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Jim Riley got his own fiscal house in order so he could retire. Now he wonders why his city government can’t do the same for their employees, and taxpayers who could end with huge bills from the unfunded retirement liabilities.

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For the Record

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When critics of school choice say that charter schools aren't much better than traditional Detroit Public Schools, there's something they aren't telling you. … more
One public school district could have given each of its teachers a 12.2 percent raise in 2016 if its pension costs had not skyrocketed. … more
When Michigan’s new-right-to-work law was enacted at the end of 2012, critics claimed it would cause incomes to fall and named it "right-to-work-for-less." … more
The National Education Association’s president, Lily Eskelsen Garcia, received a 9.5 percent pay raise and had a 23 percent boost in total compensation in 2016. … more
An article in Bridge Magazine is the latest to question the value of charter schools in Michigan and point the finger at an alleged lack of oversight. … more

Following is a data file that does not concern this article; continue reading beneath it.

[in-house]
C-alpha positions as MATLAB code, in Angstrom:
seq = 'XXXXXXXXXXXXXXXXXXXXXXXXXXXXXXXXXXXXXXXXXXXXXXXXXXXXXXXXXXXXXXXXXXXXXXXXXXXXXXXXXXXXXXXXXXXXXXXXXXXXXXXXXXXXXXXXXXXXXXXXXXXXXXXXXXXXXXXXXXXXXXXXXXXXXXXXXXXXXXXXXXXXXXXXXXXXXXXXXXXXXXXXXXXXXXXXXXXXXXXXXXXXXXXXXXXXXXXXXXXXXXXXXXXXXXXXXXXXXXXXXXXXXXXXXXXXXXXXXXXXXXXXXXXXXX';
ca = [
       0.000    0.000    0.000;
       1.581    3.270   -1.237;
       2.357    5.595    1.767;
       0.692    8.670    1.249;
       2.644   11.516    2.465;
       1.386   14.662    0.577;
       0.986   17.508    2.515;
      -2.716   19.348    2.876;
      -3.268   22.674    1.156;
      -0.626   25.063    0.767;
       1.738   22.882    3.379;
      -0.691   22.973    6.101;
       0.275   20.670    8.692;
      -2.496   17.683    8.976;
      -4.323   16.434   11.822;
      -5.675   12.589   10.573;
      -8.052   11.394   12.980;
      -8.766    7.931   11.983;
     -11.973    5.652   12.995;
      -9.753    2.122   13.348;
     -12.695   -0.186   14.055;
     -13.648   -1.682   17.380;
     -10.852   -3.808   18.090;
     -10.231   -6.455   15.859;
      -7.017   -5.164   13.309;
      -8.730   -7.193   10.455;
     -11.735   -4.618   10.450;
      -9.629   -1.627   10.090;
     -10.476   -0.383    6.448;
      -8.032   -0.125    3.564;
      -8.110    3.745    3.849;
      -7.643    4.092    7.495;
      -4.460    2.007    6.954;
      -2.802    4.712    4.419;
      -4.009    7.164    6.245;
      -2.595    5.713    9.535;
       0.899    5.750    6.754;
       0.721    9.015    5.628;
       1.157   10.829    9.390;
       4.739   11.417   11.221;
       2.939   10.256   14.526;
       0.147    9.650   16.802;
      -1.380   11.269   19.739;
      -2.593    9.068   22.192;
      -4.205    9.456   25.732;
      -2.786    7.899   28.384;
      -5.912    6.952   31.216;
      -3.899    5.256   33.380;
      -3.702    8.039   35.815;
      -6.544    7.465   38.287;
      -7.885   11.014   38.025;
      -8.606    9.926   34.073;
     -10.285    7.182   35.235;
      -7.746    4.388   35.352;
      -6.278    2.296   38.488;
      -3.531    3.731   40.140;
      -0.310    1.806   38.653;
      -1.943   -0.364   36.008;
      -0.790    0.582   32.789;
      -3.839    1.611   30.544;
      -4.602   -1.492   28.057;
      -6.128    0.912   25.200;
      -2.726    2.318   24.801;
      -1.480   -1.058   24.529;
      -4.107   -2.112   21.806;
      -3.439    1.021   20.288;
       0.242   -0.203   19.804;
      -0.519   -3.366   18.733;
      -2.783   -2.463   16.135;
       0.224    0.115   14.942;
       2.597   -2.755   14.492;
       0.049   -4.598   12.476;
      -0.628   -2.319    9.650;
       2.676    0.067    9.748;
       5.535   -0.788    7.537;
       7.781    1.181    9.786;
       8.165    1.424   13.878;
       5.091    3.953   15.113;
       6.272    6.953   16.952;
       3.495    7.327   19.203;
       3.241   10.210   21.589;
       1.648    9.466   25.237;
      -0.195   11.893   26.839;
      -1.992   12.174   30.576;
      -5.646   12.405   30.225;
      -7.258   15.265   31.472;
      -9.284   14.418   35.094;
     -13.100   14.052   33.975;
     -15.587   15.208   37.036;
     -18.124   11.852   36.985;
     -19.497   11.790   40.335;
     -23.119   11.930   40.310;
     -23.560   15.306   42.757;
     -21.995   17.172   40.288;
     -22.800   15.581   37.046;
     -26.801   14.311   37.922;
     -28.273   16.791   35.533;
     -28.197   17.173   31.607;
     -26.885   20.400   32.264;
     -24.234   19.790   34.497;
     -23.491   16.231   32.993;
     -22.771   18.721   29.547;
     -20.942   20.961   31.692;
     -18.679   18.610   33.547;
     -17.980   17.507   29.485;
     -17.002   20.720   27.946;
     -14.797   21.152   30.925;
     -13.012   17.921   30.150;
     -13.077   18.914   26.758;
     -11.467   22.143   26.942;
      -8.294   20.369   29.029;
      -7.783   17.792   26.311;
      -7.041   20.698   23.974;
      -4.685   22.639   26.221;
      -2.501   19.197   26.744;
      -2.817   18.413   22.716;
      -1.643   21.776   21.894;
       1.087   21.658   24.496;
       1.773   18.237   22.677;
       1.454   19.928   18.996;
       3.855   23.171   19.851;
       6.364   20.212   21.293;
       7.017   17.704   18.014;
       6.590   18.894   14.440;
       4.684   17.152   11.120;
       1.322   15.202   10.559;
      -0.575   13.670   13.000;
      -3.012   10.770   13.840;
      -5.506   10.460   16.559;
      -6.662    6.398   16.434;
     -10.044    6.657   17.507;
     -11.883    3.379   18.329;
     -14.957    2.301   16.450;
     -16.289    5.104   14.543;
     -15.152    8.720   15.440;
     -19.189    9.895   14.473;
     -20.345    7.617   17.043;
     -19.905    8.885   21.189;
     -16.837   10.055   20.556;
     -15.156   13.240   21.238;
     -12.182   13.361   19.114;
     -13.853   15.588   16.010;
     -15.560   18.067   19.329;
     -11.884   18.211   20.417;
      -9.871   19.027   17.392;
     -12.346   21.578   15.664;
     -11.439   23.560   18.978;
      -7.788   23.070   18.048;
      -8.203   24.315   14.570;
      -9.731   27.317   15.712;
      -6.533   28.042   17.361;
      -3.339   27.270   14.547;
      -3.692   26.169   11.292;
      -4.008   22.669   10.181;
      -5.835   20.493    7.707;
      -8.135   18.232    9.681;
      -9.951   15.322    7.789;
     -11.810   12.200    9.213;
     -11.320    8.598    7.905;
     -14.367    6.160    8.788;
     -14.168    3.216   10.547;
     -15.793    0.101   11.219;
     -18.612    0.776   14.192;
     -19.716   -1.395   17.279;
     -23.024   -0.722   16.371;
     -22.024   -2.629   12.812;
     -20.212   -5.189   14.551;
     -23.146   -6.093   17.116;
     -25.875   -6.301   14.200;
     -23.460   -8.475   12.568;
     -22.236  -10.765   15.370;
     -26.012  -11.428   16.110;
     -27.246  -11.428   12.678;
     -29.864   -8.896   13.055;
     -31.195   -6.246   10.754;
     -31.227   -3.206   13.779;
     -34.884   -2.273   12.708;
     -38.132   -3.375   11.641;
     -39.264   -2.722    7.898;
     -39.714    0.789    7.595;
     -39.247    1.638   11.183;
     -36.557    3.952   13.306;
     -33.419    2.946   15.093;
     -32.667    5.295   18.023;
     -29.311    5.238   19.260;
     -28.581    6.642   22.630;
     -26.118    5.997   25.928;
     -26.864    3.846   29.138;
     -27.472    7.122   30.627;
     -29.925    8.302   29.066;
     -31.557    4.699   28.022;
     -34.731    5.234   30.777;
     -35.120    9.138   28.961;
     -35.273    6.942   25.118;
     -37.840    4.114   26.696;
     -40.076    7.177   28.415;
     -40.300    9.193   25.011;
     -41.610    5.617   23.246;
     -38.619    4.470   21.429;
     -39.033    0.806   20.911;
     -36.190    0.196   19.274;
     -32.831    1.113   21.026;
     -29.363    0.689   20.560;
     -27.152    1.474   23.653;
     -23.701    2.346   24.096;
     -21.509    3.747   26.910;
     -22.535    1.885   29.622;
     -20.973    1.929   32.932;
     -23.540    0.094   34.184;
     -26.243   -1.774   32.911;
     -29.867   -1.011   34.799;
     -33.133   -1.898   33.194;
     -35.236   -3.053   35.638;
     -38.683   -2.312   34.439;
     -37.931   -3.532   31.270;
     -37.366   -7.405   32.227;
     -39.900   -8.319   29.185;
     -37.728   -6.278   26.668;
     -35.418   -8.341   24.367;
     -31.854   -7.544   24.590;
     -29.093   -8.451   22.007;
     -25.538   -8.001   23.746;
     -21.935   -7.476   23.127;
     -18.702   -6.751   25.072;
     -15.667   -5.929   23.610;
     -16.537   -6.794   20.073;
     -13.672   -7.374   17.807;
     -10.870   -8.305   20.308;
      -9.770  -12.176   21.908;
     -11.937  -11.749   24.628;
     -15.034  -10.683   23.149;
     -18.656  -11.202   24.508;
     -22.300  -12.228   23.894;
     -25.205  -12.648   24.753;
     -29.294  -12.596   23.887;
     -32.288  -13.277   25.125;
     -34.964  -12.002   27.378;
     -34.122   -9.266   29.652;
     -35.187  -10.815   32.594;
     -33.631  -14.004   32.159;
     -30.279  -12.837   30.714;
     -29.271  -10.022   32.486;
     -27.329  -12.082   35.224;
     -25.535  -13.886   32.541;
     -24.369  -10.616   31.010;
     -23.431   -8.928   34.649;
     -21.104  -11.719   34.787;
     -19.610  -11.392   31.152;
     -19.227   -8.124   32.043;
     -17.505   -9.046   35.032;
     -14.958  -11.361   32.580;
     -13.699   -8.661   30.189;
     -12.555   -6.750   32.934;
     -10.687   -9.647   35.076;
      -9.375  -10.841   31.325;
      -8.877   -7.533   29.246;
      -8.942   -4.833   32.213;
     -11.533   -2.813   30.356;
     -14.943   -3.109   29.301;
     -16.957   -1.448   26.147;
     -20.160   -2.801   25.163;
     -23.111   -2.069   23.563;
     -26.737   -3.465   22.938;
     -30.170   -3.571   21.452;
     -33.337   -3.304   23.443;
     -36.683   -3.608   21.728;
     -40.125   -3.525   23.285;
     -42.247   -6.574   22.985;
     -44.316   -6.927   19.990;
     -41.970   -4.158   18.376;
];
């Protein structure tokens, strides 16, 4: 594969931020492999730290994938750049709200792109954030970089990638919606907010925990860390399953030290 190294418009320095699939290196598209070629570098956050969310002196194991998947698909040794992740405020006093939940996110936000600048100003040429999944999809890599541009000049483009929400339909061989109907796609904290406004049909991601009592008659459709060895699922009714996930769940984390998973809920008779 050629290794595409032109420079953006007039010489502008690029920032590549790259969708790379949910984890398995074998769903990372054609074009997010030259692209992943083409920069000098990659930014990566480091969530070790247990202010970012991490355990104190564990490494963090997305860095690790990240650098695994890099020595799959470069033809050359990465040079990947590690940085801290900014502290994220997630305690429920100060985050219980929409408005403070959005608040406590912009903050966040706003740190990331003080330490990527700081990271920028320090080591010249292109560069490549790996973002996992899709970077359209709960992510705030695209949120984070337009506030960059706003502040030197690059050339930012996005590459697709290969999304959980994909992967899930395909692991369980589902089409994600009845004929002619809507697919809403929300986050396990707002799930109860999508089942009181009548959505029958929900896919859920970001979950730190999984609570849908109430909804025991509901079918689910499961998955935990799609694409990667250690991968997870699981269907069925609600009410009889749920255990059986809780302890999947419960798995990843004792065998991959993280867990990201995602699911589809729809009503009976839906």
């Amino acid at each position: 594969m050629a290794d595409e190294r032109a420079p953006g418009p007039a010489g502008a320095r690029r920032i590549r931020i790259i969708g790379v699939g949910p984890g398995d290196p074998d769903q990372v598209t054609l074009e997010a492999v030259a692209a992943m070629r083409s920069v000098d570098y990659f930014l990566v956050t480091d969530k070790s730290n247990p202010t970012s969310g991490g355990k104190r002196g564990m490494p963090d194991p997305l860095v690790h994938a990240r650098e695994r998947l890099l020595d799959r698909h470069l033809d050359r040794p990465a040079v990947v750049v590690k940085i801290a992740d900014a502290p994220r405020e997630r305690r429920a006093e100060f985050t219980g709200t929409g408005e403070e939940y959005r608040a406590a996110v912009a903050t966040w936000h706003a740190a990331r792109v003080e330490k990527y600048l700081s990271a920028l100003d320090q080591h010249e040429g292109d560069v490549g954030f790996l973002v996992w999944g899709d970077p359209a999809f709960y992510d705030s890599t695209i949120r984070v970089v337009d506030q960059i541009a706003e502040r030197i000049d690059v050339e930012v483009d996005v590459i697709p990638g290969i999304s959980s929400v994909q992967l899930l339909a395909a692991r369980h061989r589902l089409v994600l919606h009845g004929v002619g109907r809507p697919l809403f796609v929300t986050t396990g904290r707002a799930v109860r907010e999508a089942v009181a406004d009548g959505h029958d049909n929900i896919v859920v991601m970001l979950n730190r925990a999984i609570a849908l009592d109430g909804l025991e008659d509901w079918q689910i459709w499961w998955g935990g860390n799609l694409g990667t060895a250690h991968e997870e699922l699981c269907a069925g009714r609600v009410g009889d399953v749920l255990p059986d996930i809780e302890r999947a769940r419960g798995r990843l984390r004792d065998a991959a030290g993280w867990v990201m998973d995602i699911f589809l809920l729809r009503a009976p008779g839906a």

The New York Times’ problematic reporting on Michigan’s charter schools has raised eyebrows among education reformers. … more
In 2015, the Michigan Education Association said it was done losing members because of right-to-work. About 17,000 members didn't listen and left since the proclamation. … more
The Michigan ACLU has become the latest organization to join teachers unions, the public school establishment and others against Betsy DeVos as President-elect Donald Trump’s choice to be the U.S. secretary of education. … more
Years of persistent underfunding by state officials has led to the retirement system having a current unfunded liability of $26.7 billion. … more